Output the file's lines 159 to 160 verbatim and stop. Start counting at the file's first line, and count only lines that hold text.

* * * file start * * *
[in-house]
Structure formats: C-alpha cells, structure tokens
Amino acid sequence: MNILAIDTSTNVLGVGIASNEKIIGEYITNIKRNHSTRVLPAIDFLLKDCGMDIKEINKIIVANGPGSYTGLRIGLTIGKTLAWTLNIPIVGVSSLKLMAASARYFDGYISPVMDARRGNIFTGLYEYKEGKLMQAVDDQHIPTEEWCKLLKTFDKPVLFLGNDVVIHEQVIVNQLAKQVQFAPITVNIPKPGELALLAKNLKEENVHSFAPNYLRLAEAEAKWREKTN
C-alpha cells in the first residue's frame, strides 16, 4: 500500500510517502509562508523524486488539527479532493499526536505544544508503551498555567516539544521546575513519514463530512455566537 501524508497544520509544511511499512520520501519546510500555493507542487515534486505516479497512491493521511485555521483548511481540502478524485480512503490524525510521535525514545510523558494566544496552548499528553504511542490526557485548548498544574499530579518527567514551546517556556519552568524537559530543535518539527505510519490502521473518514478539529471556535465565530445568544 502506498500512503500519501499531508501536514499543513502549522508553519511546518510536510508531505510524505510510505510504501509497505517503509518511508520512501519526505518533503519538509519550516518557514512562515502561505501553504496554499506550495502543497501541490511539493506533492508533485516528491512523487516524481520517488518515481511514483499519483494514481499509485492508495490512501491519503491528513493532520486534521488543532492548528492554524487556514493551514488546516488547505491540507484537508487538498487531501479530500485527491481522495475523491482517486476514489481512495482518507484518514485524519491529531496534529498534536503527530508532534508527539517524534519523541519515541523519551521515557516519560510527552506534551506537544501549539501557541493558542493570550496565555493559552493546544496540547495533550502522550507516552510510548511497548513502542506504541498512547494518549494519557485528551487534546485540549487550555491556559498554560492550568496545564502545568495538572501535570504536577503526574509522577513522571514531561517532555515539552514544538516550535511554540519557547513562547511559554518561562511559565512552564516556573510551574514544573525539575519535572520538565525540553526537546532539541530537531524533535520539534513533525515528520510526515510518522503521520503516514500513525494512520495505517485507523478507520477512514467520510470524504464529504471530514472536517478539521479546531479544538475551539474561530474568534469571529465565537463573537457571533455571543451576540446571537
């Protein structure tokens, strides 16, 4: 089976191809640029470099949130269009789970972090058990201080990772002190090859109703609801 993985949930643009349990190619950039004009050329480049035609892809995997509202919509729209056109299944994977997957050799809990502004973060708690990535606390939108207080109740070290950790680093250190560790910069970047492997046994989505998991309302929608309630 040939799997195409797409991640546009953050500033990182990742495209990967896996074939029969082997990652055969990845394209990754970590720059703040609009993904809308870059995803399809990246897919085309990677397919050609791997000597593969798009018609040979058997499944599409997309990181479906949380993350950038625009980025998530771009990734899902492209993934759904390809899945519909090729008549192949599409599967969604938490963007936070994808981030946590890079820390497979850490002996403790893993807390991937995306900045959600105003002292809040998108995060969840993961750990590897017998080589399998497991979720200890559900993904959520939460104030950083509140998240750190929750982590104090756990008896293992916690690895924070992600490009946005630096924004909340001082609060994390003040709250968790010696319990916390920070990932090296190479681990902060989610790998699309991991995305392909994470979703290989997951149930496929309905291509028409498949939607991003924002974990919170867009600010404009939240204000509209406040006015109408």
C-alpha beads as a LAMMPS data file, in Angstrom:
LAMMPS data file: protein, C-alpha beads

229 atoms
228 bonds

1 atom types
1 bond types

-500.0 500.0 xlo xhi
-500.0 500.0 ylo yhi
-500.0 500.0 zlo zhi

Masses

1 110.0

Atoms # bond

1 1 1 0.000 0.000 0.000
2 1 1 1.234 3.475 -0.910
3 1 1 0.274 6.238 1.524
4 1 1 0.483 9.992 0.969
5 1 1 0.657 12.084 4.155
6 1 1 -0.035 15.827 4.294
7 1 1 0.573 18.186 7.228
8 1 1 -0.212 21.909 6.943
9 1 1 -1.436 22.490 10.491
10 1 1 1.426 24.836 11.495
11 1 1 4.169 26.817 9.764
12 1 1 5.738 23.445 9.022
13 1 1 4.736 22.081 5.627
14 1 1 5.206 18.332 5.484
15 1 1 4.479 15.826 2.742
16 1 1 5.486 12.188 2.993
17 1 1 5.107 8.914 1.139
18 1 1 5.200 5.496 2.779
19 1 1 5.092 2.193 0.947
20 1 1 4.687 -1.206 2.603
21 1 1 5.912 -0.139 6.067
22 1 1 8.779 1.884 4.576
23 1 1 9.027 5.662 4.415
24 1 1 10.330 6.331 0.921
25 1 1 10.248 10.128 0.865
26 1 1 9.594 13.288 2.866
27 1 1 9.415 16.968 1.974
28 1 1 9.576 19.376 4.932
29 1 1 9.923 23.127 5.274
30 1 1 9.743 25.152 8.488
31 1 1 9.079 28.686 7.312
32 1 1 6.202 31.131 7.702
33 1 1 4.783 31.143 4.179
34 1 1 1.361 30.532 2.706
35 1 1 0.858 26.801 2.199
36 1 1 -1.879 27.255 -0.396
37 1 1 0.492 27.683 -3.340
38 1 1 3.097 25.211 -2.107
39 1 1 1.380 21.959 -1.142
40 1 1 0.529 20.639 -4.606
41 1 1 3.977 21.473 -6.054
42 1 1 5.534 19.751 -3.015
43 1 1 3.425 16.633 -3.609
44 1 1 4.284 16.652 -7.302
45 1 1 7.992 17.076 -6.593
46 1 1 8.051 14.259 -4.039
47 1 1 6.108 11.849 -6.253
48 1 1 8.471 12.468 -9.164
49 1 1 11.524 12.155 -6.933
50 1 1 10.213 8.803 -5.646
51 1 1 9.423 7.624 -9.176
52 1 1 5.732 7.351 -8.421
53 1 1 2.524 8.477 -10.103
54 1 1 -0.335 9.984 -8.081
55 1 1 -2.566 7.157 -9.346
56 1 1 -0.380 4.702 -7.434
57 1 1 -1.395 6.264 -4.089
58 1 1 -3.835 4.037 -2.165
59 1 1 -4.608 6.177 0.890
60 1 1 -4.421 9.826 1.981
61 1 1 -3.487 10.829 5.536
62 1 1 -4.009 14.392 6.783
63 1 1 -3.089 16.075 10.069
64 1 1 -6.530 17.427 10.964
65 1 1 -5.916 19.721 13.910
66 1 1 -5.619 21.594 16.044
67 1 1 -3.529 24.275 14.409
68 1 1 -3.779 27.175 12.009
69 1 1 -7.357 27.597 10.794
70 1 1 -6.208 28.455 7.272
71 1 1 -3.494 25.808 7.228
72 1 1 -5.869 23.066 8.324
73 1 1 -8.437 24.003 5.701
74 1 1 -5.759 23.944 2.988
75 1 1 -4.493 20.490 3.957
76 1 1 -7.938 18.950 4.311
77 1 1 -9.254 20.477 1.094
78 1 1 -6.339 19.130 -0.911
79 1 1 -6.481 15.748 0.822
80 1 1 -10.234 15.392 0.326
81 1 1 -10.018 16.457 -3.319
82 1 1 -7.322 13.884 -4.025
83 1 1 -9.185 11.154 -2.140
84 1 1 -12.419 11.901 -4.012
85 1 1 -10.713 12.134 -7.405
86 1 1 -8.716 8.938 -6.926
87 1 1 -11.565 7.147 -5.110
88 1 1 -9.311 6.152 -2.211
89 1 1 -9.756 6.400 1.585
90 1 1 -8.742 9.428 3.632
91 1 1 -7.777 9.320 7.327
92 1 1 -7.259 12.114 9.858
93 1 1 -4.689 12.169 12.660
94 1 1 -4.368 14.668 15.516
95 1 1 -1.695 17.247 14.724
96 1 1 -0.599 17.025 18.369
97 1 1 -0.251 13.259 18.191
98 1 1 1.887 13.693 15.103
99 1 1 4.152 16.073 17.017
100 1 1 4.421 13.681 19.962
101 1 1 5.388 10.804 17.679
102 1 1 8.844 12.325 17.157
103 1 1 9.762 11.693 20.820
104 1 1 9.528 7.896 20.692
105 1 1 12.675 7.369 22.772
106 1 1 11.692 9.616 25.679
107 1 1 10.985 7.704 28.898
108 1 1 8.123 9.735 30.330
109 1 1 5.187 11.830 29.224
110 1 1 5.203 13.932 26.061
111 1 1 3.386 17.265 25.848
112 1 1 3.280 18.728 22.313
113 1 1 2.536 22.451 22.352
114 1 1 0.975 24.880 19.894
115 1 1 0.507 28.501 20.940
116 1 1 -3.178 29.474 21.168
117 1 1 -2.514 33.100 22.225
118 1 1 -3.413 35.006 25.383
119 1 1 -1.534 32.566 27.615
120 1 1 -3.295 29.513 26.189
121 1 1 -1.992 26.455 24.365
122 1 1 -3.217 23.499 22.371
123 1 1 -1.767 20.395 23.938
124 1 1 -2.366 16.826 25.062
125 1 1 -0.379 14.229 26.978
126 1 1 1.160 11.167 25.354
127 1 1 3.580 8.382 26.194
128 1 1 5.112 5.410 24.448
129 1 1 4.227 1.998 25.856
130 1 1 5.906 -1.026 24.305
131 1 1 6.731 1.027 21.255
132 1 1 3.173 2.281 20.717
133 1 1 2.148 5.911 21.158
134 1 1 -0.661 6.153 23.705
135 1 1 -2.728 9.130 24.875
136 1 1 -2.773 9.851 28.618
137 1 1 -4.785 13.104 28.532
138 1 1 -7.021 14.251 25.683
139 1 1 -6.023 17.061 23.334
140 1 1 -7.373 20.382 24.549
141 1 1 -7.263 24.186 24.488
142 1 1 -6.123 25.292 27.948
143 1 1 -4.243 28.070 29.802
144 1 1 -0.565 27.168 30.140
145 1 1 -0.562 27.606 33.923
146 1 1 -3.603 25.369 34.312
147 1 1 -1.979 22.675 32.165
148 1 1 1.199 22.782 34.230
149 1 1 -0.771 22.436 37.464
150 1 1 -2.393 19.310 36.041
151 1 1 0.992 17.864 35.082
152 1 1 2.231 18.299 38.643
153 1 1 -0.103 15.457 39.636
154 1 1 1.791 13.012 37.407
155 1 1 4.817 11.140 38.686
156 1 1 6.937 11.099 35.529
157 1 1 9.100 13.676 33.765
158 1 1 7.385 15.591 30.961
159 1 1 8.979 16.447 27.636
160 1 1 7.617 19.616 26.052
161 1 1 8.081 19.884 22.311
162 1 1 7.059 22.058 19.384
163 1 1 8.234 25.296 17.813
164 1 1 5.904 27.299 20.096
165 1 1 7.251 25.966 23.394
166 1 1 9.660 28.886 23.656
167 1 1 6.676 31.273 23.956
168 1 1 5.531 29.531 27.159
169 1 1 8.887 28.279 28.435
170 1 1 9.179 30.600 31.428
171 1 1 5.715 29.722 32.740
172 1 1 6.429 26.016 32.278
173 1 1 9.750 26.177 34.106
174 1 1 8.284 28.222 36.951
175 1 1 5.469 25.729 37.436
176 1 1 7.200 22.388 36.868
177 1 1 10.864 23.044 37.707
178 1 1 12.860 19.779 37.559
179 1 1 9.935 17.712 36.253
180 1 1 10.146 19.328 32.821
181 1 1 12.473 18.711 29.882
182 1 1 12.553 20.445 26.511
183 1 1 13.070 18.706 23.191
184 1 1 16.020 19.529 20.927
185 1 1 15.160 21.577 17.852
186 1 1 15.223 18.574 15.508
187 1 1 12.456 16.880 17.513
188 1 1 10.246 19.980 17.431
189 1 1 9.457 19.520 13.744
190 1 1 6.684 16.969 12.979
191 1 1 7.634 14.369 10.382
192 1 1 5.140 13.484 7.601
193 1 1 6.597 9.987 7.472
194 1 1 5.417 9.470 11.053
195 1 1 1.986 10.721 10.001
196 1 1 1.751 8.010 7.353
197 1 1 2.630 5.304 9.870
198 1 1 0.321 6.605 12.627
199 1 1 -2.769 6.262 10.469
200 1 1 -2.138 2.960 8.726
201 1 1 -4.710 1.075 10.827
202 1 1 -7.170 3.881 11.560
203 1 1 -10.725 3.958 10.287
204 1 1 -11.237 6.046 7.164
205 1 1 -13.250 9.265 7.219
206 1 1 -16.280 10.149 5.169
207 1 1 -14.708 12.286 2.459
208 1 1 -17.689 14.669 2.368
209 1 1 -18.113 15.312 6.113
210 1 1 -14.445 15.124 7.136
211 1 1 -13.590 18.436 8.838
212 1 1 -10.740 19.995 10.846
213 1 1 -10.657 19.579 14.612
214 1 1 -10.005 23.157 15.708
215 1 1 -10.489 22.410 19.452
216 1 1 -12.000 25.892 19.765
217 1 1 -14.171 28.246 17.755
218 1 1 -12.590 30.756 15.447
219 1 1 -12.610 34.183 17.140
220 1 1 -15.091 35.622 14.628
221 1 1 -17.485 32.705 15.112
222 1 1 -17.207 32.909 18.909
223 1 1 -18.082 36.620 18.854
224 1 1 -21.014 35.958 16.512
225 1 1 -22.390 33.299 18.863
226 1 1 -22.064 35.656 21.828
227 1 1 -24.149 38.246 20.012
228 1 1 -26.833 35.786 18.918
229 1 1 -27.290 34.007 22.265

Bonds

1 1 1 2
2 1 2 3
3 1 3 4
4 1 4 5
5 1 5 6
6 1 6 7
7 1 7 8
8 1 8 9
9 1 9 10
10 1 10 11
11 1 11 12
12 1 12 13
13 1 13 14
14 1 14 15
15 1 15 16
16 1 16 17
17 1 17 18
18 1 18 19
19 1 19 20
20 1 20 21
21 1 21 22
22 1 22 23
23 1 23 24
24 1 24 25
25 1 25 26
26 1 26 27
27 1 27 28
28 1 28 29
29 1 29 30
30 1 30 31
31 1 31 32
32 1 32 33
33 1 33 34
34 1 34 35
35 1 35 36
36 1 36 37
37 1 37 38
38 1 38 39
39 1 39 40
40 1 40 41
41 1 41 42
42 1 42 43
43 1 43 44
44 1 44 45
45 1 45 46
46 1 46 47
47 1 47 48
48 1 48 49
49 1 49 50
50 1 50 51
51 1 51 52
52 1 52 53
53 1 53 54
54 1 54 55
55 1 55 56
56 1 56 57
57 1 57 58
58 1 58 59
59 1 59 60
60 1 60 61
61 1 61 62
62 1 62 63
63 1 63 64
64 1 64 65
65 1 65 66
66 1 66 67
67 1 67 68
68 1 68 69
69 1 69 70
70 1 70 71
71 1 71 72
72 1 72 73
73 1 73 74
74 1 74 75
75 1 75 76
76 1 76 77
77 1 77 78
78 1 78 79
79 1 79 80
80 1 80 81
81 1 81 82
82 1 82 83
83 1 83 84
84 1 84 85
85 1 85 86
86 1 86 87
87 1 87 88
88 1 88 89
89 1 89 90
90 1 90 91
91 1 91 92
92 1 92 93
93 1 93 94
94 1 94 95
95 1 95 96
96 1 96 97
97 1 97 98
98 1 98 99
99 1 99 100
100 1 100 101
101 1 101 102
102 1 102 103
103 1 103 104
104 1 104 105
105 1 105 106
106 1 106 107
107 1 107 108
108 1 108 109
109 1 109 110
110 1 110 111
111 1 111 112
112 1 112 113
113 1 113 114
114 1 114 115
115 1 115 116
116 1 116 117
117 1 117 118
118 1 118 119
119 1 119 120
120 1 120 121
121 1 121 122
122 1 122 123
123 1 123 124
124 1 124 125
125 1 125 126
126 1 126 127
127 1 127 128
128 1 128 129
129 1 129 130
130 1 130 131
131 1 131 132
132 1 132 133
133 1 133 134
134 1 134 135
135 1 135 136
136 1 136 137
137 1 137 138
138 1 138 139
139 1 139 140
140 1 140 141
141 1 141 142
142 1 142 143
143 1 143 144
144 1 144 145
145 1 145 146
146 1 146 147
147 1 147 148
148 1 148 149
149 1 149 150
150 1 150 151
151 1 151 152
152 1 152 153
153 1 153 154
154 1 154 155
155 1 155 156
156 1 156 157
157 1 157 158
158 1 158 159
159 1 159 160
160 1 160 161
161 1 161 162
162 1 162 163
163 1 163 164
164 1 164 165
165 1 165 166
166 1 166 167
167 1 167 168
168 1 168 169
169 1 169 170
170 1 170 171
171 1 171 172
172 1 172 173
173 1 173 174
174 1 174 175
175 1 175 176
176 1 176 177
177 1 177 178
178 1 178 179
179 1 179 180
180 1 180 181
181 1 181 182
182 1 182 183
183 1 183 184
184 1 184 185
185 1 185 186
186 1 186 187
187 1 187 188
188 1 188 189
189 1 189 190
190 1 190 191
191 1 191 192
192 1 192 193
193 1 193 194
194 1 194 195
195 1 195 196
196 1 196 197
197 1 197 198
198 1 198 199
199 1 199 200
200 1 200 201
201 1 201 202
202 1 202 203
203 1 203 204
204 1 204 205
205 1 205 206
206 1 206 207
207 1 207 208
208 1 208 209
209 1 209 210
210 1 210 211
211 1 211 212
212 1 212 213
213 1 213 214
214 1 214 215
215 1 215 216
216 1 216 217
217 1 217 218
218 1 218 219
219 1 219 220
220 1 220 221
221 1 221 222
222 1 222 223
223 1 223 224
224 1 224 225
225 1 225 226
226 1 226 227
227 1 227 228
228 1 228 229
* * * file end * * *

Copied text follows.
142 1 1 -6.123 25.292 27.948
143 1 1 -4.243 28.070 29.802